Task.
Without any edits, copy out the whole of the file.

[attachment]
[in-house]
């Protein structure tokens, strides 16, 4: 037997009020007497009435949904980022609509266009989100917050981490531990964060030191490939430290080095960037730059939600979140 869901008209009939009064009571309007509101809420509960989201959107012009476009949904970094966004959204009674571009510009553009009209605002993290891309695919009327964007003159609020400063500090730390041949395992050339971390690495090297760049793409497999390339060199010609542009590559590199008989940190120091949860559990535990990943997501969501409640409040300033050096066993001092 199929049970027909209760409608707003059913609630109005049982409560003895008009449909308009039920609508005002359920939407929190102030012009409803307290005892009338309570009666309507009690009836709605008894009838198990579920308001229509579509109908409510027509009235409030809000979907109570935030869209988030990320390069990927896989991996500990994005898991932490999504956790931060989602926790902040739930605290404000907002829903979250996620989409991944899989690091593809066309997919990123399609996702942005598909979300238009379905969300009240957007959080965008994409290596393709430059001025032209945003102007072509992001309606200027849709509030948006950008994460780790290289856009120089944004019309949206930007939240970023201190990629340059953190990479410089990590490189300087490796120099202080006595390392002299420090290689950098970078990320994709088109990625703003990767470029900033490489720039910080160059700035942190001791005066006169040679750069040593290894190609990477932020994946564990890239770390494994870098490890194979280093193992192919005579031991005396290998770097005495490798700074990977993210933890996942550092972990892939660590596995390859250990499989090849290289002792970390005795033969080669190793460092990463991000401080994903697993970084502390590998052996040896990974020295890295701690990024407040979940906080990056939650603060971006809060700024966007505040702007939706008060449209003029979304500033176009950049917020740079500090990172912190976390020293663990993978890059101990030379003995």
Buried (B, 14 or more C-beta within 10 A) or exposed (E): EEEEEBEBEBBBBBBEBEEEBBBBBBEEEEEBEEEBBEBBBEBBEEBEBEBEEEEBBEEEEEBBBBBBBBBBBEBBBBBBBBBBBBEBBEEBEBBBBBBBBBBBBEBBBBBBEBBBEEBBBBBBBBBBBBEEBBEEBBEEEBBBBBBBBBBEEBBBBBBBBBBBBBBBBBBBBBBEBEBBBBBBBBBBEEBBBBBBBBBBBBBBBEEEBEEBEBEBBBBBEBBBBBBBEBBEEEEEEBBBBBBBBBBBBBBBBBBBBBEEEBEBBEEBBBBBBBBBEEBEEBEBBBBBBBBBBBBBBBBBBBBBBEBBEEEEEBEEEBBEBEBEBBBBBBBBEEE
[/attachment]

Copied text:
[in-house]
């Protein structure tokens, strides 16, 4: 037997009020007497009435949904980022609509266009989100917050981490531990964060030191490939430290080095960037730059939600979140 869901008209009939009064009571309007509101809420509960989201959107012009476009949904970094966004959204009674571009510009553009009209605002993290891309695919009327964007003159609020400063500090730390041949395992050339971390690495090297760049793409497999390339060199010609542009590559590199008989940190120091949860559990535990990943997501969501409640409040300033050096066993001092 199929049970027909209760409608707003059913609630109005049982409560003895008009449909308009039920609508005002359920939407929190102030012009409803307290005892009338309570009666309507009690009836709605008894009838198990579920308001229509579509109908409510027509009235409030809000979907109570935030869209988030990320390069990927896989991996500990994005898991932490999504956790931060989602926790902040739930605290404000907002829903979250996620989409991944899989690091593809066309997919990123399609996702942005598909979300238009379905969300009240957007959080965008994409290596393709430059001025032209945003102007072509992001309606200027849709509030948006950008994460780790290289856009120089944004019309949206930007939240970023201190990629340059953190990479410089990590490189300087490796120099202080006595390392002299420090290689950098970078990320994709088109990625703003990767470029900033490489720039910080160059700035942190001791005066006169040679750069040593290894190609990477932020994946564990890239770390494994870098490890194979280093193992192919005579031991005396290998770097005495490798700074990977993210933890996942550092972990892939660590596995390859250990499989090849290289002792970390005795033969080669190793460092990463991000401080994903697993970084502390590998052996040896990974020295890295701690990024407040979940906080990056939650603060971006809060700024966007505040702007939706008060449209003029979304500033176009950049917020740079500090990172912190976390020293663990993978890059101990030379003995």
Buried (B, 14 or more C-beta within 10 A) or exposed (E): EEEEEBEBEBBBBBBEBEEEBBBBBBEEEEEBEEEBBEBBBEBBEEBEBEBEEEEBBEEEEEBBBBBBBBBBBEBBBBBBBBBBBBEBBEEBEBBBBBBBBBBBBEBBBBBBEBBBEEBBBBBBBBBBBBEEBBEEBBEEEBBBBBBBBBBEEBBBBBBBBBBBBBBBBBBBBBBEBEBBBBBBBBBBEEBBBBBBBBBBBBBBBEEEBEEBEBEBBBBBEBBBBBBBEBBEEEEEEBBBBBBBBBBBBBBBBBBBBBEEEBEBBEEBBBBBBBBBEEBEEBEBBBBBBBBBBBBBBBBBBBBBBEBBEEEEEBEEEBBEBEBEBBBBBBBBEEE